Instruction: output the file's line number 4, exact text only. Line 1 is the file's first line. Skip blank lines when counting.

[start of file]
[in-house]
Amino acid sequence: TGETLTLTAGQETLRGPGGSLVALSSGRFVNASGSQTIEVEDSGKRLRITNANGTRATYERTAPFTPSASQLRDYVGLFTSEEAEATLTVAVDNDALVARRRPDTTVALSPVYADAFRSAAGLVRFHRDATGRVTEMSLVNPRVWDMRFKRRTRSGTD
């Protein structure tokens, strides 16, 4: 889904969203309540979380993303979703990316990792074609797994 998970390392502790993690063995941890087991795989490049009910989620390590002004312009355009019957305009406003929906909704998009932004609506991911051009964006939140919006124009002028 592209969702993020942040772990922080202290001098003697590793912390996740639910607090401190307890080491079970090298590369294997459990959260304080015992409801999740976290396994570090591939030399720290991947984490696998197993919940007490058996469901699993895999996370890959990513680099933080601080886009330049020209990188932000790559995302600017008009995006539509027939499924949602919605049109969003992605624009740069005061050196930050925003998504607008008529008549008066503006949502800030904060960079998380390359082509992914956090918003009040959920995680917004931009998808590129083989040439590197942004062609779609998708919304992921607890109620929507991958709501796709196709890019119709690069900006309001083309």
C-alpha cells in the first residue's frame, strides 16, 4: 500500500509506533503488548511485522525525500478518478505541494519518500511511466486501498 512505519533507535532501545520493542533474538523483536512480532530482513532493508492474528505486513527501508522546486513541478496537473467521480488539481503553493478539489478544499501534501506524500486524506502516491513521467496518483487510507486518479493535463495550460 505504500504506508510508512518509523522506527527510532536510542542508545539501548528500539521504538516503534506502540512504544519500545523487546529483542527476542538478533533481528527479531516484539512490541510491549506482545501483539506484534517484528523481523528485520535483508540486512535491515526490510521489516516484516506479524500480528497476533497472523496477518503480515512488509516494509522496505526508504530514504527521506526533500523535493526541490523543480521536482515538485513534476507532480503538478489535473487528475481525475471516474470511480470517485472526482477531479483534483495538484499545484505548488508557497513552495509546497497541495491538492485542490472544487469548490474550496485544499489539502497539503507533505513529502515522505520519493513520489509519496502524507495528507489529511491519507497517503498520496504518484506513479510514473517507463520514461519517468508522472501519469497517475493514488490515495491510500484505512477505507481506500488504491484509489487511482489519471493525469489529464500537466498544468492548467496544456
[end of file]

C-alpha cells in the first residue's frame, strides 16, 4: 500500500509506533503488548511485522525525500478518478505541494519518500511511466486501498 512505519533507535532501545520493542533474538523483536512480532530482513532493508492474528505486513527501508522546486513541478496537473467521480488539481503553493478539489478544499501534501506524500486524506502516491513521467496518483487510507486518479493535463495550460 505504500504506508510508512518509523522506527527510532536510542542508545539501548528500539521504538516503534506502540512504544519500545523487546529483542527476542538478533533481528527479531516484539512490541510491549506482545501483539506484534517484528523481523528485520535483508540486512535491515526490510521489516516484516506479524500480528497476533497472523496477518503480515512488509516494509522496505526508504530514504527521506526533500523535493526541490523543480521536482515538485513534476507532480503538478489535473487528475481525475471516474470511480470517485472526482477531479483534483495538484499545484505548488508557497513552495509546497497541495491538492485542490472544487469548490474550496485544499489539502497539503507533505513529502515522505520519493513520489509519496502524507495528507489529511491519507497517503498520496504518484506513479510514473517507463520514461519517468508522472501519469497517475493514488490515495491510500484505512477505507481506500488504491484509489487511482489519471493525469489529464500537466498544468492548467496544456